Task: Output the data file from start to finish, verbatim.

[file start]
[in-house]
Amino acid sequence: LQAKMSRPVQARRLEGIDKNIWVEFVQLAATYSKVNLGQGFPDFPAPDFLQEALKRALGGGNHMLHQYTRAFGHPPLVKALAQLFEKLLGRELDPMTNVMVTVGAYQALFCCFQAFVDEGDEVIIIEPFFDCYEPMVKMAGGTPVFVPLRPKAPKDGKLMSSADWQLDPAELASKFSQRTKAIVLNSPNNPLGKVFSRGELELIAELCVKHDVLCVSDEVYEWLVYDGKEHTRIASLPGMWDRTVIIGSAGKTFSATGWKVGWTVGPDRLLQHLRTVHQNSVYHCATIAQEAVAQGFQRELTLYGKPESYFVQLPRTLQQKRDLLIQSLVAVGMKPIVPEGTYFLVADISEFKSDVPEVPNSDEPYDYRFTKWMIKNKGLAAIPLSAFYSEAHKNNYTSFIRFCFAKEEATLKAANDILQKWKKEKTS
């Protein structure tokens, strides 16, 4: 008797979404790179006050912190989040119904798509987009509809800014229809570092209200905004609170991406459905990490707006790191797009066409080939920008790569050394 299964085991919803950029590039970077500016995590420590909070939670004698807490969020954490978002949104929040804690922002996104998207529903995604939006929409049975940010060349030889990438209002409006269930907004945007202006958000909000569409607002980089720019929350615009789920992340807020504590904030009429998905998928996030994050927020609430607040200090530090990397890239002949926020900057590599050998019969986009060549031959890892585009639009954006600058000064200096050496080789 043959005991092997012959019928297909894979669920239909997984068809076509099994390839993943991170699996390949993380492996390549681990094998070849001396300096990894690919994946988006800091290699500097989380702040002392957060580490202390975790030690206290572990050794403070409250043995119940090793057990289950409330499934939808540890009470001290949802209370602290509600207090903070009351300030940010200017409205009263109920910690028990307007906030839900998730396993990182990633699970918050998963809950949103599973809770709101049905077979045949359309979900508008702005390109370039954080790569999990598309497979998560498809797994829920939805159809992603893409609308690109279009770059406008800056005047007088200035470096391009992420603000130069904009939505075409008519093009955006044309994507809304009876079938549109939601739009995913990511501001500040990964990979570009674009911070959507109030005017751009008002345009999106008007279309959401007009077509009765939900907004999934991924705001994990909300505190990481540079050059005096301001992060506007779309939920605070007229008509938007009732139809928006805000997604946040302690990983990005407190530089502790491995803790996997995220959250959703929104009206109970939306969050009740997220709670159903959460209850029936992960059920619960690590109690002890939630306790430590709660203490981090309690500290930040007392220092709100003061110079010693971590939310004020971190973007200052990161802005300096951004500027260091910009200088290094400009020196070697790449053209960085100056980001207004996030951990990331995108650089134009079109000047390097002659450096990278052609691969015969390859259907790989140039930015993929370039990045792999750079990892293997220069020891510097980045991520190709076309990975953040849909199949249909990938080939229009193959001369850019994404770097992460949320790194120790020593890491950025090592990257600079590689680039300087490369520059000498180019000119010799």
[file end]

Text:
[in-house]
Amino acid sequence: LQAKMSRPVQARRLEGIDKNIWVEFVQLAATYSKVNLGQGFPDFPAPDFLQEALKRALGGGNHMLHQYTRAFGHPPLVKALAQLFEKLLGRELDPMTNVMVTVGAYQALFCCFQAFVDEGDEVIIIEPFFDCYEPMVKMAGGTPVFVPLRPKAPKDGKLMSSADWQLDPAELASKFSQRTKAIVLNSPNNPLGKVFSRGELELIAELCVKHDVLCVSDEVYEWLVYDGKEHTRIASLPGMWDRTVIIGSAGKTFSATGWKVGWTVGPDRLLQHLRTVHQNSVYHCATIAQEAVAQGFQRELTLYGKPESYFVQLPRTLQQKRDLLIQSLVAVGMKPIVPEGTYFLVADISEFKSDVPEVPNSDEPYDYRFTKWMIKNKGLAAIPLSAFYSEAHKNNYTSFIRFCFAKEEATLKAANDILQKWKKEKTS
């Protein structure tokens, strides 16, 4: 008797979404790179006050912190989040119904798509987009509809800014229809570092209200905004609170991406459905990490707006790191797009066409080939920008790569050394 299964085991919803950029590039970077500016995590420590909070939670004698807490969020954490978002949104929040804690922002996104998207529903995604939006929409049975940010060349030889990438209002409006269930907004945007202006958000909000569409607002980089720019929350615009789920992340807020504590904030009429998905998928996030994050927020609430607040200090530090990397890239002949926020900057590599050998019969986009060549031959890892585009639009954006600058000064200096050496080789 043959005991092997012959019928297909894979669920239909997984068809076509099994390839993943991170699996390949993380492996390549681990094998070849001396300096990894690919994946988006800091290699500097989380702040002392957060580490202390975790030690206290572990050794403070409250043995119940090793057990289950409330499934939808540890009470001290949802209370602290509600207090903070009351300030940010200017409205009263109920910690028990307007906030839900998730396993990182990633699970918050998963809950949103599973809770709101049905077979045949359309979900508008702005390109370039954080790569999990598309497979998560498809797994829920939805159809992603893409609308690109279009770059406008800056005047007088200035470096391009992420603000130069904009939505075409008519093009955006044309994507809304009876079938549109939601739009995913990511501001500040990964990979570009674009911070959507109030005017751009008002345009999106008007279309959401007009077509009765939900907004999934991924705001994990909300505190990481540079050059005096301001992060506007779309939920605070007229008509938007009732139809928006805000997604946040302690990983990005407190530089502790491995803790996997995220959250959703929104009206109970939306969050009740997220709670159903959460209850029936992960059920619960690590109690002890939630306790430590709660203490981090309690500290930040007392220092709100003061110079010693971590939310004020971190973007200052990161802005300096951004500027260091910009200088290094400009020196070697790449053209960085100056980001207004996030951990990331995108650089134009079109000047390097002659450096990278052609691969015969390859259907790989140039930015993929370039990045792999750079990892293997220069020891510097980045991520190709076309990975953040849909199949249909990938080939229009193959001369850019994404770097992460949320790194120790020593890491950025090592990257600079590689680039300087490369520059000498180019000119010799």